until it became time to attach the road wheels. Since I don't grunge up
kits, these had to be painted prior to installation. Same with the tracks.
Before applying the first paint, I built up more of the upper hull. I will
caution you to be sure to attach the inner sections to the front fenders the
right way around. I initially did not and wondered why it didn't fit. Once I
swapped them around, no problem. Once I had 'most' of the lower hull bits
painted, I prepainted the road wheels and their attachment areas. Now
painting the rubber bits is always a pain without masks. It was suggested
that I use Sharpie pens to do the rubber. So here is how that turned
First an ultrafine was used to get the area close to the rim. Then a wider
one was used to do the rest. Sharpies don't cover as well as paint so needed
not only a steady hand to get the rest of the sidewall, but a couple of
coats to keep the rubber from looking streaky. It is time consuming but has
the benefit of being more precise near the rim than most of us can do with a
brush. It also stinks.
Meanwhile, I managed to break off the handles that fit above both doors so
scraped that smooth. The doors were then added. No need to do any of the
interior bits if you are going to keep the doors closed. I did one just to
see what it was like, and the pieces are very small and look to be easy to
lose. Same for the brackets for the shovel. An additional application of OD
was made after those items were installed. I also painted the idler and
Moving along, I went to the roof that holds the main gun. This has pieces
that need to be bent prior to attachment. You also need to do the hot knife
bit to get the main gun to move side to side along with the sight on the
other side. I chose to use the counter-weight on the gun as it seems to have
been used as much as not. I also drilled out the barrels of the machine gun
and smaller cannon.
Eventually I got all the turret and roof pieces installed. I also installed
the front and rear fender pieces even though the instructions want you to
attach those later. I found out that this made attaching the track bits more
difficult. I also found that installing the head and tail lights was a bit
of a pain as the bits are so small and the attachment points are equally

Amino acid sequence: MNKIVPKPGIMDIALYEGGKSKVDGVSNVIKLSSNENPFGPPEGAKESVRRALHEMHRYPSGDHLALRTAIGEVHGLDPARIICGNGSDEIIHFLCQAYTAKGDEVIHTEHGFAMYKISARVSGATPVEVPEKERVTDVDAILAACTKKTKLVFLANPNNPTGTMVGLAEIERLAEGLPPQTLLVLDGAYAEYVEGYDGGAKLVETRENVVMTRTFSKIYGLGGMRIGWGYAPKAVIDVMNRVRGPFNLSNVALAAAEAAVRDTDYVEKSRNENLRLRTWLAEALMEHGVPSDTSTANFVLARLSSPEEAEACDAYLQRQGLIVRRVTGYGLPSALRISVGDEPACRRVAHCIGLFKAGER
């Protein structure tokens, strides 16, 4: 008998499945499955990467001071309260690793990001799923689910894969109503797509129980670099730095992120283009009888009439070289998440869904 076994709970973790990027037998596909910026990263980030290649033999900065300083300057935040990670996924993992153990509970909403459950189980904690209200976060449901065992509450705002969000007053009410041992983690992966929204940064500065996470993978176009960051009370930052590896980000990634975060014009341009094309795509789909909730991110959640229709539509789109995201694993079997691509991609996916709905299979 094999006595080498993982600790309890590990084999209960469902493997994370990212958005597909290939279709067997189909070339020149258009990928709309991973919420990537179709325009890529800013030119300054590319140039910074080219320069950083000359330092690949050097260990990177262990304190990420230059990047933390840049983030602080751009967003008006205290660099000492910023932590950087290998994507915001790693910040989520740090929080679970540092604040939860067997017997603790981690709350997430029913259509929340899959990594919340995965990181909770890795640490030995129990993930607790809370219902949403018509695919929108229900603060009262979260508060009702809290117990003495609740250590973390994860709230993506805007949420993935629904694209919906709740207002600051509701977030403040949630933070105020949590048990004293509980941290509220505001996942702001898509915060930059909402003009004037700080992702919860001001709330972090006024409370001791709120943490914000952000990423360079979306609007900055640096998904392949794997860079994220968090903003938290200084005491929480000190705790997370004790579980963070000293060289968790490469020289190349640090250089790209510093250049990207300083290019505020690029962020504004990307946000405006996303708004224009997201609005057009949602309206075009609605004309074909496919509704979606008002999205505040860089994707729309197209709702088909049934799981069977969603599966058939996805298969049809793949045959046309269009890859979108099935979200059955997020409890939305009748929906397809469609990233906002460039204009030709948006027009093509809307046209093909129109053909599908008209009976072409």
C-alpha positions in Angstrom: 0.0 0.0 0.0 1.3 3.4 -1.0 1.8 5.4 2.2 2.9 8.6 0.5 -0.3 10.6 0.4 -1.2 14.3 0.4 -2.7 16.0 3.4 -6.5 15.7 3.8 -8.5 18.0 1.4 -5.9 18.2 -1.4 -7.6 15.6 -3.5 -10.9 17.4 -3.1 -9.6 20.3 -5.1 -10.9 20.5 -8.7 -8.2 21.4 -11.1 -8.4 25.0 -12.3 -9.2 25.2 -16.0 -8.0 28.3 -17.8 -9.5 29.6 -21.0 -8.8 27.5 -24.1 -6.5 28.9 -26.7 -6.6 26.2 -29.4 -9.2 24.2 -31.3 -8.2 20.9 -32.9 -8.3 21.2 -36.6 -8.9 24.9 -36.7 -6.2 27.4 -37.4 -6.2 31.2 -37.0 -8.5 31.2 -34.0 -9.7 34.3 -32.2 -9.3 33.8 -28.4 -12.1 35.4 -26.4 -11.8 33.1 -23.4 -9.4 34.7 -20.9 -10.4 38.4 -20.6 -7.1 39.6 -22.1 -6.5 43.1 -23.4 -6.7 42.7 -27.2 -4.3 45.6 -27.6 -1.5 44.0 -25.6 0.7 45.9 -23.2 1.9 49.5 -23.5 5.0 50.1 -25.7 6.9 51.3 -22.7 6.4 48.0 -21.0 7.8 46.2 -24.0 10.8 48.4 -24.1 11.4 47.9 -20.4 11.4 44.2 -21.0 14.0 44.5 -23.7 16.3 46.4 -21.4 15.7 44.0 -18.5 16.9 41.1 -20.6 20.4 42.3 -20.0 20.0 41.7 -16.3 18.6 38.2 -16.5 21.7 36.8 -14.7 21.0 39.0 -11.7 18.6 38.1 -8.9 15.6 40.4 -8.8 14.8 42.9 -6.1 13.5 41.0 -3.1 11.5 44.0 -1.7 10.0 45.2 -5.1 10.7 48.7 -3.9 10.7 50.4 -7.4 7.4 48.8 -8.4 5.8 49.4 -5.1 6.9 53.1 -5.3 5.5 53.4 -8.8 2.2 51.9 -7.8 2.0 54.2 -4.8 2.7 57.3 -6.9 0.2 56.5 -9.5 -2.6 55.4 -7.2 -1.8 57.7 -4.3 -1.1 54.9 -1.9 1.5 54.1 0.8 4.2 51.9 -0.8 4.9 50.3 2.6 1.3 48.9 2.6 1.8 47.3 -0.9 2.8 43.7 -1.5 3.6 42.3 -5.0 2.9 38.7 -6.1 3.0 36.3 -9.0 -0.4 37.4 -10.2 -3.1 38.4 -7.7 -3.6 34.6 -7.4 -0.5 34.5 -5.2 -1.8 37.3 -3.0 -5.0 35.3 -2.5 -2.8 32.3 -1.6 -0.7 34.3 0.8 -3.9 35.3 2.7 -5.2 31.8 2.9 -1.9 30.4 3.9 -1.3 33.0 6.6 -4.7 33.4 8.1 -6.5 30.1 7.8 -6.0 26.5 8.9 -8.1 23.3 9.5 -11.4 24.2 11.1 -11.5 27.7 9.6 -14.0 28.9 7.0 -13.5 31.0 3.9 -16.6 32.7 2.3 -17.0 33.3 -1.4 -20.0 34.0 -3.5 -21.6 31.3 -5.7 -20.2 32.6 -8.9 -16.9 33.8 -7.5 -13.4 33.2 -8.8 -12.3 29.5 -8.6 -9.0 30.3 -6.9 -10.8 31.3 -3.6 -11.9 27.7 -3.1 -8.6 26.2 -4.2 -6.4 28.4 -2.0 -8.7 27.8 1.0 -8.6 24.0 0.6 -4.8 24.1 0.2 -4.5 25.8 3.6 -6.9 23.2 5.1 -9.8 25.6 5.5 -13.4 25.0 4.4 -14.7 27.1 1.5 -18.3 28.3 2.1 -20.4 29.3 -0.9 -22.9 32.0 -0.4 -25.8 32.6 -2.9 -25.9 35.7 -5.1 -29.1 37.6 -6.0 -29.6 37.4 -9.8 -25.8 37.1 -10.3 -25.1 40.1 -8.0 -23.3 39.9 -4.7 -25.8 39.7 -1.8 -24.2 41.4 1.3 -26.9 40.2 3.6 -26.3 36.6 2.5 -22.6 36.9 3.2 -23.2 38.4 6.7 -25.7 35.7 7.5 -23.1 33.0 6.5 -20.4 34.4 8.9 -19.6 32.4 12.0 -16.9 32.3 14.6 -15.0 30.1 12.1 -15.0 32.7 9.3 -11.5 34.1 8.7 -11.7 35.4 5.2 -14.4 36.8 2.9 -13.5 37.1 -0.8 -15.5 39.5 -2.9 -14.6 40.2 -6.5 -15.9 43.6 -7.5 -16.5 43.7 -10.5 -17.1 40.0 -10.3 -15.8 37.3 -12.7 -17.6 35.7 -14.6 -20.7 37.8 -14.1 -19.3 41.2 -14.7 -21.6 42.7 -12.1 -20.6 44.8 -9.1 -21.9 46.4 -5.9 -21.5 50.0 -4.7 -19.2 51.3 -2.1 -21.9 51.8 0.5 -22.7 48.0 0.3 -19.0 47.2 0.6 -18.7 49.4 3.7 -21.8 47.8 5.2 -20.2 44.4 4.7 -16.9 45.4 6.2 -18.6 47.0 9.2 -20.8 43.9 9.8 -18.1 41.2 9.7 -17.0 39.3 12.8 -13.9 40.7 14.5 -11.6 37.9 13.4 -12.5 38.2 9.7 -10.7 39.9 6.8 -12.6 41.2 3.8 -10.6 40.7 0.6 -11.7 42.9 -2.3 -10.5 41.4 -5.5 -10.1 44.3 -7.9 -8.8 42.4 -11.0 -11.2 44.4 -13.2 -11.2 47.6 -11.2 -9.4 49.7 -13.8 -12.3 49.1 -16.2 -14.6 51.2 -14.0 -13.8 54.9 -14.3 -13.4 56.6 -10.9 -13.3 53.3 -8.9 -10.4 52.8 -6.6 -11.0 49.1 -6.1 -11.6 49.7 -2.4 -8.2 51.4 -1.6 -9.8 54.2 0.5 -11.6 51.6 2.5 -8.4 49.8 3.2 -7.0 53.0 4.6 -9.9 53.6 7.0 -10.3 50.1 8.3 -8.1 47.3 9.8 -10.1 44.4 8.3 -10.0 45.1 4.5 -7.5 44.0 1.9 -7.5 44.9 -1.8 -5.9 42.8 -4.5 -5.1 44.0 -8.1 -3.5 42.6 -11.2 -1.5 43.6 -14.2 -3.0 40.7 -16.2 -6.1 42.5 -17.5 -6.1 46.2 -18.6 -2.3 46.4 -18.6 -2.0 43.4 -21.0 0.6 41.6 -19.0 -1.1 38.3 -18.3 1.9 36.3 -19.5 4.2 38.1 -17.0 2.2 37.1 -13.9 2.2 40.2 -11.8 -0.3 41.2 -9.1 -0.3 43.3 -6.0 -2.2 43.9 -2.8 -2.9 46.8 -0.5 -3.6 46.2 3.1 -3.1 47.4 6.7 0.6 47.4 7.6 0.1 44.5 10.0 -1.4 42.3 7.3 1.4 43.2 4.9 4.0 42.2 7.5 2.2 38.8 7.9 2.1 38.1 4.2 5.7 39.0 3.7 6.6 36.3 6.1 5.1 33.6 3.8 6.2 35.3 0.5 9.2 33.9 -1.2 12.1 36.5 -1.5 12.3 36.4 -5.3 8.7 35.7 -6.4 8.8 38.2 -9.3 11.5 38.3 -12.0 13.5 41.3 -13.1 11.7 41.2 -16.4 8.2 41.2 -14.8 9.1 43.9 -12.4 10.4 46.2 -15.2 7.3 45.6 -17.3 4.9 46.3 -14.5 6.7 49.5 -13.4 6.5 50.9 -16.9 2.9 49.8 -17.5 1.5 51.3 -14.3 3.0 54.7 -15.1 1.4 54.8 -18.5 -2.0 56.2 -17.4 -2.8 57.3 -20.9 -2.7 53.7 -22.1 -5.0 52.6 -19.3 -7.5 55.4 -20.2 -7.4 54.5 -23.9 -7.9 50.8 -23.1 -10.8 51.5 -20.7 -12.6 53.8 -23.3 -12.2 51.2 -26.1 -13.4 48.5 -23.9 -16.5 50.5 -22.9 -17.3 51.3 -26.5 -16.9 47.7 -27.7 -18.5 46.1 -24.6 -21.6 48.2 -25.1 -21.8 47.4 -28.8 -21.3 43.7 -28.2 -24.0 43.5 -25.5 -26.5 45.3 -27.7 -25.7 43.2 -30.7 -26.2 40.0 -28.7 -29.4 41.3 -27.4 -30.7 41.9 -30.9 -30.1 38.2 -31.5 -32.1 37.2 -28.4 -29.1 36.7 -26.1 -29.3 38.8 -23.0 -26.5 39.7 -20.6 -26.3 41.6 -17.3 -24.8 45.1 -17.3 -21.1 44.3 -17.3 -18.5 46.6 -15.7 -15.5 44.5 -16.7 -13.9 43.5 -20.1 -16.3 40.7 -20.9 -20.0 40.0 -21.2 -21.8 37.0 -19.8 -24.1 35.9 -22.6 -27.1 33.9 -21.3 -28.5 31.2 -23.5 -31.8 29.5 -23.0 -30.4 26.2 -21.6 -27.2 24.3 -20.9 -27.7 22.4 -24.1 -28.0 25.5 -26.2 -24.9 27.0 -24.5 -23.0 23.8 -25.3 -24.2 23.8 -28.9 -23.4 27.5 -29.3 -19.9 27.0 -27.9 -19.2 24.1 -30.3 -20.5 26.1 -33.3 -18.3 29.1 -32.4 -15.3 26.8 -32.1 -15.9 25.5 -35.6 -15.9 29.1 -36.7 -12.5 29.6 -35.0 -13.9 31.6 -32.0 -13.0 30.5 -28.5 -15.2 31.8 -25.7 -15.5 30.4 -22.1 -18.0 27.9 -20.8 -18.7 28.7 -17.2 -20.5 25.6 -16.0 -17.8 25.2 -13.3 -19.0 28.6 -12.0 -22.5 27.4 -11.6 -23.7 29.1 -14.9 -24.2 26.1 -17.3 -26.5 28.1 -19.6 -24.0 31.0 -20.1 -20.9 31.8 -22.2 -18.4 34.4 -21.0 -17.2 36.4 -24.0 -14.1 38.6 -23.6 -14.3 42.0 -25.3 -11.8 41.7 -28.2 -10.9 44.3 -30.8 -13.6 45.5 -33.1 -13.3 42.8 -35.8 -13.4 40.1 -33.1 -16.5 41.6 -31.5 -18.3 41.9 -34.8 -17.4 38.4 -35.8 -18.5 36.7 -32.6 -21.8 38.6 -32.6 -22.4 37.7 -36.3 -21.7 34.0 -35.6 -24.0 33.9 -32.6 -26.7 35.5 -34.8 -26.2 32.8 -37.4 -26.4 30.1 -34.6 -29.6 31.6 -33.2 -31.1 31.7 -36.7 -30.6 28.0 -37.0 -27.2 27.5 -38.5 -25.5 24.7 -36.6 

tiny. Once I got all the various pieces attached to the hull and turret,
these items were painted.
With everything painted (well, most of it), I put together the road wheel
assemblies. They can be simply snapped in place though a bit of bending is
required on the outer attachment areas to get them into place. These are
keyed to interlock in the middle so keep that in mind. Now that the road
wheels were installed it was time for the tracks.
I had hoped that link and length tracks would be pretty easy to install.
Well, they are not. Part of the issue is that all the suspension pieces
move. This makes things very difficult and when you think of it is a bit
silly as the lower track piece is not flexible to take advantage of a
moveable suspension. It was a bit of a fight to get everything in place.
This is the sort of thing where flexible tracks would have been preferred.
out of the way (and it won't win any awards as it causes the tank to rock),
I sprayed a few areas with gloss clear to attach the decals. These did not
work all that great with setting solutions and it took not only several
applications of the hot stuff (Solvaset and Mr Mark Softer), but I also had
to press some of them down over details as they did not 'suck down' on their
own. This was followed by another coat of matte clear.
Finally, the last bits were attached. This is basically the pioneer tools
along with the head light guards. I truly suck as bending photo etch and the
guide was only partially useful. I did paint the inside of the light housing
with liquid chrome before attaching the clear bits and the p.e. guards. The
rest of the pioneer tools were painted and attached or attached and painted.
I then dry brushed the entire model with sand to bring out details.
I am glad that I built it. Despite all the issues I had with the
tracks, it is probably due to a lack of experience with these sorts of
things. The general fit of the kit was very good even though I did find it a
bit on the fussy side to build. I don't know how this compares to the Tamiya
and other Lee kits, but then I don't build a lot of armor. I would think
that those with experience in the genre will be quite pleased with this one.
2 February 2018
Thanks to Gateway IPMS for allowing me to win this in a